You would have thought that, having predicted the end of the world several times, and been wrong each one, because of the general embarrassment of anyone who gave him even the slightest credence, he would be buried and forgotten, except as a caricature of religious nuttiness. And a scam artist.
But no, Camping continues his malice, even after death, like a modern-day Jacob Marley dragging his chains with him. This week, a post by Rick Paulus on Vice.com reminded us that Camping’s undead zombie continues to infect the gullible through the radio.
I’ve written about Camping and his malevolent lunacy in the past; two posts, one in late May, 2012 and before that on March 8, 2012. Camping is perhaps the worst recent example of a religious predator preying on his flock. True, the flock proved mindless, easily-fleeced lambs happily led to Camping’s slaughter, but that doesn’t excuse Camping’s voracious depredations.
His defenders called him a sincere believer and praised his Biblical scholarship. Claptrap. Camping was an immoral con artist; an unprincipled huckster who sold his own wacky interpretations of faith.*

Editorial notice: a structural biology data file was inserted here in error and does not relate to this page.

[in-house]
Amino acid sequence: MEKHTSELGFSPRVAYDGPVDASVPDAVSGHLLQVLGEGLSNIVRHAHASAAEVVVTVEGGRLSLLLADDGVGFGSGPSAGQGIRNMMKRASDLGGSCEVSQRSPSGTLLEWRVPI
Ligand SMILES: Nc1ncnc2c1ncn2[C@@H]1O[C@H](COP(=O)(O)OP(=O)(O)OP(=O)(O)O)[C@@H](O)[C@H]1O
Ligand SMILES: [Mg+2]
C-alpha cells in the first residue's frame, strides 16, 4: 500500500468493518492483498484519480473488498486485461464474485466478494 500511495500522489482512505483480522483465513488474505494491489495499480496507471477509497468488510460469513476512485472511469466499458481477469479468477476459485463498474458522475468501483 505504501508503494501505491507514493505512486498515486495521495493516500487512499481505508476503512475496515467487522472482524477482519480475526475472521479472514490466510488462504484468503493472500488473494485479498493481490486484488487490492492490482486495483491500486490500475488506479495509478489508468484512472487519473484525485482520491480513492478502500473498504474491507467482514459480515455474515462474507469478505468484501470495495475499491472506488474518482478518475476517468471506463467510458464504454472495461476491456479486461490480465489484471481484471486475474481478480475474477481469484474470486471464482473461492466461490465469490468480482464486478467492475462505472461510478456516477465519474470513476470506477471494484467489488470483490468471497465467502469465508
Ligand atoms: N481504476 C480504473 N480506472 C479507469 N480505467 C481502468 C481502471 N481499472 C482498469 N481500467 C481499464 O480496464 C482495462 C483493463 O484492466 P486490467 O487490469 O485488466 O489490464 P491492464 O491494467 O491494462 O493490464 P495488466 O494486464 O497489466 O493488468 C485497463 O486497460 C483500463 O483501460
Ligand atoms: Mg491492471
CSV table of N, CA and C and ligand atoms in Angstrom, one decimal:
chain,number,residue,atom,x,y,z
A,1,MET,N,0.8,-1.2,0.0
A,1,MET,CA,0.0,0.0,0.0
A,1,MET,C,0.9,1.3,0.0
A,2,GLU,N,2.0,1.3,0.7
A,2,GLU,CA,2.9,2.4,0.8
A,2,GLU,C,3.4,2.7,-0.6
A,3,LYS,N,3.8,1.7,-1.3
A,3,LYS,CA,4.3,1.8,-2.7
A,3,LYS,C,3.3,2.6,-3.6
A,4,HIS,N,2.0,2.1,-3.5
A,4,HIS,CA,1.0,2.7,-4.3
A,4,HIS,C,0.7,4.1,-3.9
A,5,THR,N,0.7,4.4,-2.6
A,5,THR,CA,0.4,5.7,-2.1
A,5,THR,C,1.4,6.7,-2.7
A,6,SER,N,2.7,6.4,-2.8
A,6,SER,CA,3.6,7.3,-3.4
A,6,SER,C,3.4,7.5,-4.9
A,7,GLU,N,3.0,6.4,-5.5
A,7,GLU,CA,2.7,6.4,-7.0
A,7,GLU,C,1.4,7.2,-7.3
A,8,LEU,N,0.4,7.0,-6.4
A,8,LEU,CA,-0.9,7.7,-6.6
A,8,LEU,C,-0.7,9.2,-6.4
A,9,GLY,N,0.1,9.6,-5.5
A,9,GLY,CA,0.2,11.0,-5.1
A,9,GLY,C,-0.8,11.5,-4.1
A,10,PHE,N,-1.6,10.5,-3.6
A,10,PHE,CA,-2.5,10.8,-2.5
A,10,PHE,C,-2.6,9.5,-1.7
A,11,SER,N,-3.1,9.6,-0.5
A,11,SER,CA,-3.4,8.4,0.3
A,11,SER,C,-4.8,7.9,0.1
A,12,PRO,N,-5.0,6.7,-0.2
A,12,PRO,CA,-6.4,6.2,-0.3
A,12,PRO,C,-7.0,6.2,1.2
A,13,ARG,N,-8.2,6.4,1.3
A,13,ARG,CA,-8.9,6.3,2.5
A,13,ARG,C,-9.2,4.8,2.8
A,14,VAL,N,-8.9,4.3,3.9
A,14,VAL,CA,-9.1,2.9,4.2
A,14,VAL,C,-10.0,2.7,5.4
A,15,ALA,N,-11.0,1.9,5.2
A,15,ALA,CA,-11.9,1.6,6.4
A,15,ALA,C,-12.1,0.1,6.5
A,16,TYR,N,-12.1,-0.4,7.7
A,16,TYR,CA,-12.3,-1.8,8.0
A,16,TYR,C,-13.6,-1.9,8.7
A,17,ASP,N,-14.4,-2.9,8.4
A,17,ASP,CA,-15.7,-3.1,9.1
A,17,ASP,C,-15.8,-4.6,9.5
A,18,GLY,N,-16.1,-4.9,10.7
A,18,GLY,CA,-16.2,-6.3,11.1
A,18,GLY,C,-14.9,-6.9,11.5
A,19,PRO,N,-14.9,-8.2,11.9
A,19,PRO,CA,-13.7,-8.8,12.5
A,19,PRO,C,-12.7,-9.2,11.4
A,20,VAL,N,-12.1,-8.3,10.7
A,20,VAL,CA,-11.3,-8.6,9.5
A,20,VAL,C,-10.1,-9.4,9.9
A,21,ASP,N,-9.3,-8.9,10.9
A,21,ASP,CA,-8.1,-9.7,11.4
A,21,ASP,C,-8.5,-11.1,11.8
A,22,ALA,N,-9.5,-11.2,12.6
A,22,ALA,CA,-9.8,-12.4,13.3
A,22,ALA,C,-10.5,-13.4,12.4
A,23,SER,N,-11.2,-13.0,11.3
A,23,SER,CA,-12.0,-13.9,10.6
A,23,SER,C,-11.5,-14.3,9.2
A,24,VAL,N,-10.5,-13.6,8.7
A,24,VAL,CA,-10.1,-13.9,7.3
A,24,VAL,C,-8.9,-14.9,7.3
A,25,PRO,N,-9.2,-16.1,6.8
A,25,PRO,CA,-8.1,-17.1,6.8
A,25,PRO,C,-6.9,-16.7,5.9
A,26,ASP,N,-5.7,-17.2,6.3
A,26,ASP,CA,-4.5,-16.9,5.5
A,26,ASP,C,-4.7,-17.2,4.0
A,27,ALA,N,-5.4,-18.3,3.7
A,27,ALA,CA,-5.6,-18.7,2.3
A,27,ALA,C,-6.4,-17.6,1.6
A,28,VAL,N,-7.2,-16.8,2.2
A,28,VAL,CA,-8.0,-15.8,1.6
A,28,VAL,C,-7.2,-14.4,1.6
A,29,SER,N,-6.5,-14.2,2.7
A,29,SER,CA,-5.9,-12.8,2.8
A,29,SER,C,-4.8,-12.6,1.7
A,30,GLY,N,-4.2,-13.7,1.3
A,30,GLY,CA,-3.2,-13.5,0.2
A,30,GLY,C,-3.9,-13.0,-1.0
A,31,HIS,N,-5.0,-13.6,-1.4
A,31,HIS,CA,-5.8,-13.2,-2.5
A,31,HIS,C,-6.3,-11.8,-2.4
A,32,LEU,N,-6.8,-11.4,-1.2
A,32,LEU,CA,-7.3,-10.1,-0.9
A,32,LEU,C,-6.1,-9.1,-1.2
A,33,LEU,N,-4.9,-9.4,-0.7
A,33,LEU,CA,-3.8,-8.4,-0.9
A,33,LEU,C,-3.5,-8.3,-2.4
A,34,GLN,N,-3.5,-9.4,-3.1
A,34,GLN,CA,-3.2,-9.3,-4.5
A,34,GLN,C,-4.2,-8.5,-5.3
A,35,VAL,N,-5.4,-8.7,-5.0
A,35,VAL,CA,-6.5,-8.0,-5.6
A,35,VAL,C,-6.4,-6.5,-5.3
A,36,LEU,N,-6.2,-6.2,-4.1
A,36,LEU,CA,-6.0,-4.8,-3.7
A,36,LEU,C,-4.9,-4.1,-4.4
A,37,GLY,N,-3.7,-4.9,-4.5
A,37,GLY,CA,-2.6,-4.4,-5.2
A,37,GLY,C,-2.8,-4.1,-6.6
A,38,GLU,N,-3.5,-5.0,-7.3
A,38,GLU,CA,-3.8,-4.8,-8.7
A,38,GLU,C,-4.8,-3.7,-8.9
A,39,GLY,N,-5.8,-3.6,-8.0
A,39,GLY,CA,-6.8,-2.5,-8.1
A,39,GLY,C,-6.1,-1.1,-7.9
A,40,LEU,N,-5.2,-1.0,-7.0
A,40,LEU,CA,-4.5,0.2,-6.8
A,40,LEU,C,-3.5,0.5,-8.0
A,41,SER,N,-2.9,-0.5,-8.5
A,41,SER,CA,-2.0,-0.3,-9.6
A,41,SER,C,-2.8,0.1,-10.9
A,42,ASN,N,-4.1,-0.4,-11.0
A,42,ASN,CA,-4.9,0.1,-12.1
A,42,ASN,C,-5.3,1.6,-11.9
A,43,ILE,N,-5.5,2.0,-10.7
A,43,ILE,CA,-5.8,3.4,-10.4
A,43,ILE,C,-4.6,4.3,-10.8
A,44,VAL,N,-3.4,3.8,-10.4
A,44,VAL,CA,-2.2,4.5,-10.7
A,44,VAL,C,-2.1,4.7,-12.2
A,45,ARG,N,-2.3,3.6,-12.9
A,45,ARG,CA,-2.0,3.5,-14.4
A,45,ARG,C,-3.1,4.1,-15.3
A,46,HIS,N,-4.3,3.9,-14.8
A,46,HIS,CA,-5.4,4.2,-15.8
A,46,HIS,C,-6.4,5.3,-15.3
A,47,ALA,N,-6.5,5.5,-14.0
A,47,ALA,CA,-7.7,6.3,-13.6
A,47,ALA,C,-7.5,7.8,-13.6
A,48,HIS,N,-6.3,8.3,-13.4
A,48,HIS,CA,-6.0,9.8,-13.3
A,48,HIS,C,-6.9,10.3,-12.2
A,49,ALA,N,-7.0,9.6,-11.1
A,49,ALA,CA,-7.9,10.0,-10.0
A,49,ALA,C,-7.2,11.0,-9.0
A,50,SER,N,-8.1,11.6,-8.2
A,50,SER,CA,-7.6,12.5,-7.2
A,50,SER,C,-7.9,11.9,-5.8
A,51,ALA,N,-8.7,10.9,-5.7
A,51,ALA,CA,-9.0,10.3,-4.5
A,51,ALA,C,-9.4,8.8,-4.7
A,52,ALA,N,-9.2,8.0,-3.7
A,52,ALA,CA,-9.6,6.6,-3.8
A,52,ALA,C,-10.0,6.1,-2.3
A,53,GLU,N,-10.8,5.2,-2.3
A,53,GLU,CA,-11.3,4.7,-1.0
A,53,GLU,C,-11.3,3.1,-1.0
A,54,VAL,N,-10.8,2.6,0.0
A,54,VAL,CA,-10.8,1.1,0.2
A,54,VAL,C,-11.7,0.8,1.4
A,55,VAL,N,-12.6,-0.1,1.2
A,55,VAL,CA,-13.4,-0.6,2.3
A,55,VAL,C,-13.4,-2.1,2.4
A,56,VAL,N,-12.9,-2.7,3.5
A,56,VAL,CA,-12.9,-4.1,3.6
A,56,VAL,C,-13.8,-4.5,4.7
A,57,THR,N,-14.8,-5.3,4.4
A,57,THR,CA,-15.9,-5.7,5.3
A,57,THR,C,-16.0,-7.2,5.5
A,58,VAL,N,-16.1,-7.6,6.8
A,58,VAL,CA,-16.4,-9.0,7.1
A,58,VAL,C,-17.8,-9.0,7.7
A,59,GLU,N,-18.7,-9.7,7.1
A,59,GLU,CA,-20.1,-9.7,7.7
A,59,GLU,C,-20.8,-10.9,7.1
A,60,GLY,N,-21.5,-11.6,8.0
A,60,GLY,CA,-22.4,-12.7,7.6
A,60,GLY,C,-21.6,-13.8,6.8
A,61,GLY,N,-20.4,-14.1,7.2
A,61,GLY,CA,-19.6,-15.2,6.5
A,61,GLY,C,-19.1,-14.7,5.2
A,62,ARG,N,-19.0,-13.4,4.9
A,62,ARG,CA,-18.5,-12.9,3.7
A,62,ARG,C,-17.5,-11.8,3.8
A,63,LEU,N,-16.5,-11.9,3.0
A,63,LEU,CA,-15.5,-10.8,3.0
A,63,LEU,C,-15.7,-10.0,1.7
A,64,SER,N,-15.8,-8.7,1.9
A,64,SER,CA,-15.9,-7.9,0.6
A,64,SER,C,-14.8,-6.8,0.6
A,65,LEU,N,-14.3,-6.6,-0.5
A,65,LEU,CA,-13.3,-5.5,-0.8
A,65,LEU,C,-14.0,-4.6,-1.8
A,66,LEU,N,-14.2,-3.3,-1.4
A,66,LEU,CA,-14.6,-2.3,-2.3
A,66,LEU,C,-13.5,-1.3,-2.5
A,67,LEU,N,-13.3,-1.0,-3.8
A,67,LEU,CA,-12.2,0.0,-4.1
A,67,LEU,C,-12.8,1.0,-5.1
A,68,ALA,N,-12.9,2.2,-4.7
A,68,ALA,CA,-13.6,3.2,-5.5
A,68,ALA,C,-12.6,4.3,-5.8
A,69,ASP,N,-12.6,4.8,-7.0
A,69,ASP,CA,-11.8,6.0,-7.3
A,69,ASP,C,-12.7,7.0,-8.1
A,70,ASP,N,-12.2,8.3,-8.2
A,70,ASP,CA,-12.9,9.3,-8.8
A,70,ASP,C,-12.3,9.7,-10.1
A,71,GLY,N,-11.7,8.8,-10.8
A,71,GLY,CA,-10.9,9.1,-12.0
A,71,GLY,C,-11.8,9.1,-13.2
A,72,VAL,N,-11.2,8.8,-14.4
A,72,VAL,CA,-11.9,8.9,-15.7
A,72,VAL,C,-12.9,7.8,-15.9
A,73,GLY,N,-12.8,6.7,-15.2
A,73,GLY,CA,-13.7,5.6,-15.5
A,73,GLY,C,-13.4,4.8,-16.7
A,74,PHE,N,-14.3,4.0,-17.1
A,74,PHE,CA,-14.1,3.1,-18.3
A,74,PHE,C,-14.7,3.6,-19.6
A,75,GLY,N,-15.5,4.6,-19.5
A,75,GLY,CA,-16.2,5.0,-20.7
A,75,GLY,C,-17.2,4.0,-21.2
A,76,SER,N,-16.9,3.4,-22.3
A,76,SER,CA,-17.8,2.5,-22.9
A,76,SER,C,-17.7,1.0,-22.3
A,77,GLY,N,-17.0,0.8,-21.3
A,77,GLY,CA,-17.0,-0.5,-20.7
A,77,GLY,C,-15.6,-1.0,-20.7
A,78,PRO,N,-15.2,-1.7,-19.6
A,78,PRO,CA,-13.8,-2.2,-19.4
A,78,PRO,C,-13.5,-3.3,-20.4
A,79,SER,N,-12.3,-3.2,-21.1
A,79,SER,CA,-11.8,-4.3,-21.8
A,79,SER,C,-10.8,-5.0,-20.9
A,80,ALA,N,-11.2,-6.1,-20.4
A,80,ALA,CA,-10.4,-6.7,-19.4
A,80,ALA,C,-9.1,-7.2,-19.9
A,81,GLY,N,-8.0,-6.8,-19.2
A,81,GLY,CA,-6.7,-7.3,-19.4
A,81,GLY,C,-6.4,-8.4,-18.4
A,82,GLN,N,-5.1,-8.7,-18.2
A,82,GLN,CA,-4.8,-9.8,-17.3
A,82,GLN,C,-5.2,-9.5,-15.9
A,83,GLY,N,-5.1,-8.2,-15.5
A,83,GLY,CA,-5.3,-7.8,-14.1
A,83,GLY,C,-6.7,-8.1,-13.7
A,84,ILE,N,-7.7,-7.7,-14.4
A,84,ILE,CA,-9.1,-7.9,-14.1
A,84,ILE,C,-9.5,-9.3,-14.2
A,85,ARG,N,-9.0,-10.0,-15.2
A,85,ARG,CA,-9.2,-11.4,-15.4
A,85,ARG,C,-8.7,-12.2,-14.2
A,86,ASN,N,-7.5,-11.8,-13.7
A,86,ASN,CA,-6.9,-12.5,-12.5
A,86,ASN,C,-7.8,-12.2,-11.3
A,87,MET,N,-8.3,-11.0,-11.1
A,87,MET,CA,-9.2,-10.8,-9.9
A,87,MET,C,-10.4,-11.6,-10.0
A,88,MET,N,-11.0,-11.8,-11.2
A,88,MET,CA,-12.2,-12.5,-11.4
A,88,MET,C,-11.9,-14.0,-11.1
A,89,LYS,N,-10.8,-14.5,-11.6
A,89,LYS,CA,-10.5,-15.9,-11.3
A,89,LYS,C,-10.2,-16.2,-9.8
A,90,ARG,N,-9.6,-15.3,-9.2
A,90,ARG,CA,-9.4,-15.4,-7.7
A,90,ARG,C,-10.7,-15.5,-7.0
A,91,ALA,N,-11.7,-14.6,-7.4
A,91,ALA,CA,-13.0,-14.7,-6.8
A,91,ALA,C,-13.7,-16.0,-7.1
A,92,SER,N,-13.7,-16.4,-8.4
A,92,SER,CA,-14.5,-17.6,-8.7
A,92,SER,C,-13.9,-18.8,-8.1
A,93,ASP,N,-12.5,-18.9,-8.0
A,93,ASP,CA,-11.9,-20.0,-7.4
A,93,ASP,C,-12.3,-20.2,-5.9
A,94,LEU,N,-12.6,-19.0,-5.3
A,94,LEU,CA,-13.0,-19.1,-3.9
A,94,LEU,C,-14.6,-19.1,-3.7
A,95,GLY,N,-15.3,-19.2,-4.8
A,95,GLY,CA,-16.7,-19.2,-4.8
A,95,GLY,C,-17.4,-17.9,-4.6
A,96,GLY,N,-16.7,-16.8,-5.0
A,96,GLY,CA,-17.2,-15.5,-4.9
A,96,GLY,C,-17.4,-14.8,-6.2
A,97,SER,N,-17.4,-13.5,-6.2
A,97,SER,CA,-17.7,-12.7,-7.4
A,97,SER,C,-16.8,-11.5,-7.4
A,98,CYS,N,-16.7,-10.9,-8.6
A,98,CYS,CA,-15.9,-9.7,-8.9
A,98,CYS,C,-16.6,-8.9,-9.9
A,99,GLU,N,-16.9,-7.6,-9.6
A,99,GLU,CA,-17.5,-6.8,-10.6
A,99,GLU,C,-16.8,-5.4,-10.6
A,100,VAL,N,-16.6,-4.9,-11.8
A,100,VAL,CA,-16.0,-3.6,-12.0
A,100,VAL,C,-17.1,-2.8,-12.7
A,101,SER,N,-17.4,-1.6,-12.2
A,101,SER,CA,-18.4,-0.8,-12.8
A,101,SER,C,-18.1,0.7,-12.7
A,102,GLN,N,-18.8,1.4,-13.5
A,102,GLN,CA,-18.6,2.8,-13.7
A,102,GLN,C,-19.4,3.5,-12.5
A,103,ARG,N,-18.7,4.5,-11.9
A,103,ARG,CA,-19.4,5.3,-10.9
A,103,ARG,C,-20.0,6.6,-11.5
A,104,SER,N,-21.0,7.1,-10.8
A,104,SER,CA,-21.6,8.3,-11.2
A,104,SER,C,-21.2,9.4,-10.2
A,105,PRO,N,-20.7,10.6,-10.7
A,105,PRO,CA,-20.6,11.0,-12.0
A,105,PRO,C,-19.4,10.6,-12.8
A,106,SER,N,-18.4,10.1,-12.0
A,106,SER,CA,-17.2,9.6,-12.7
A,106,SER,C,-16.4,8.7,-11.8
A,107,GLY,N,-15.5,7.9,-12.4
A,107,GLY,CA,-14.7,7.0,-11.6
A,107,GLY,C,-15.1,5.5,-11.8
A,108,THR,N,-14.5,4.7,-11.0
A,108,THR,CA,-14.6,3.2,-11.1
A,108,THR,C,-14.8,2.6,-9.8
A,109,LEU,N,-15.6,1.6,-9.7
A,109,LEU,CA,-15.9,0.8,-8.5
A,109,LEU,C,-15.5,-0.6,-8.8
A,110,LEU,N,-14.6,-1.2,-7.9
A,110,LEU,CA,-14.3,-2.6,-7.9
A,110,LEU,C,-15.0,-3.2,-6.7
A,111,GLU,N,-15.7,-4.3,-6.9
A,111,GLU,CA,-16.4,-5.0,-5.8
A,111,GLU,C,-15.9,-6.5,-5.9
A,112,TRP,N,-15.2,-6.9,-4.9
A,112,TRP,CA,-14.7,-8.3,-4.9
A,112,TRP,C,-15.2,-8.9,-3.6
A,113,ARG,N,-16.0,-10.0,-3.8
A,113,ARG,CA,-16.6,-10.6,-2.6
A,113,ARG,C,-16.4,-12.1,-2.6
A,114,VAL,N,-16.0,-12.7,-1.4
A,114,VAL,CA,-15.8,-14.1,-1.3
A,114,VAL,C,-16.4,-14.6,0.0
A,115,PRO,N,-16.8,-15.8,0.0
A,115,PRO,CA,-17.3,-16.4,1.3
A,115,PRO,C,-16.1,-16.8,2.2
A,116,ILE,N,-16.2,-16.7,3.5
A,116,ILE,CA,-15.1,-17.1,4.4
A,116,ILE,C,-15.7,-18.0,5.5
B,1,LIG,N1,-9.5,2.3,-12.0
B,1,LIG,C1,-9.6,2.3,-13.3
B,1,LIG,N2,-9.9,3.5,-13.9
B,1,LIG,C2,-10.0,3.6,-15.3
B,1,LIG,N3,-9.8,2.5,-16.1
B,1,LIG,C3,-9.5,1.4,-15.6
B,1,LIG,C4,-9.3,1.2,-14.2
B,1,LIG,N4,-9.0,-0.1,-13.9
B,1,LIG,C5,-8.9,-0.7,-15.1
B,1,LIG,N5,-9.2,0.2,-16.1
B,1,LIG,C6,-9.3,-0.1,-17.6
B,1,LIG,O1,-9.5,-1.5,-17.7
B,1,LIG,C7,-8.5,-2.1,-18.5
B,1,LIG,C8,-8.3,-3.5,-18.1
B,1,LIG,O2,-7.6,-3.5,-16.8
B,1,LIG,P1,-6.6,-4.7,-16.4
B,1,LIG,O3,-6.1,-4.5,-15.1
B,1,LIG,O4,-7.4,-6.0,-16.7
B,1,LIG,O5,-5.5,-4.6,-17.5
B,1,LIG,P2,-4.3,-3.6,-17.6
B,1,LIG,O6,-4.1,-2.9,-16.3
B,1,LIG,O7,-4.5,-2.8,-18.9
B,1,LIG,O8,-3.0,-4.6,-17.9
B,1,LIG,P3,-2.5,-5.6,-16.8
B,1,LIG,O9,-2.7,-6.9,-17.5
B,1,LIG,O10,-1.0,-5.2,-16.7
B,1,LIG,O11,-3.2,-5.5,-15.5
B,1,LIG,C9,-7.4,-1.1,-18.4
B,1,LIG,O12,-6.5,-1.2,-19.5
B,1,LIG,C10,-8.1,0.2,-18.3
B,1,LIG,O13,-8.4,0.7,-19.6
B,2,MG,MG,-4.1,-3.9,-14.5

And I mean sold. He conned millions from his followers ($18 million was donated to his cause in 2009 alone). The directors (he was one of the three-person board) and programmers at Family Radio did not step in to stop him or halt his broadcasts, even after his prophesies failed to come true. Like Camping, they have never been criminally prosecuted. But they did sell off a lot of their assets after Camping died.
Camping was an evil man, as evil as any terrorist religious leader like Osama bin Laden. His terrorism was psychological and economic, but no less deliberately malevolent than bin Laden’s.
A quick bio of Camping care of Wikipedia reveals him as a con man who reaped his profits from the uncritical beliefs of the gullible:
…an American Christian radio broadcaster, author and evangelist. Beginning in 1958, he served as president of Family Radio, a California-based radio station group that broadcasts to more than 150 markets in the United States. In October 2011, he retired from active broadcasting following a stroke, but still maintained a role at Family Radio until his death. Camping is notable for issuing multiple failed predictions of dates for the End Times, which temporarily gained him a global following and millions of dollars of donations.
Camping was a numerologist who ran a crazy number scheme based on a translation of the Bible – not the actual Bible, of course, which is in Hebrew and Greek; just his preferred English version. As Cultwatch described it: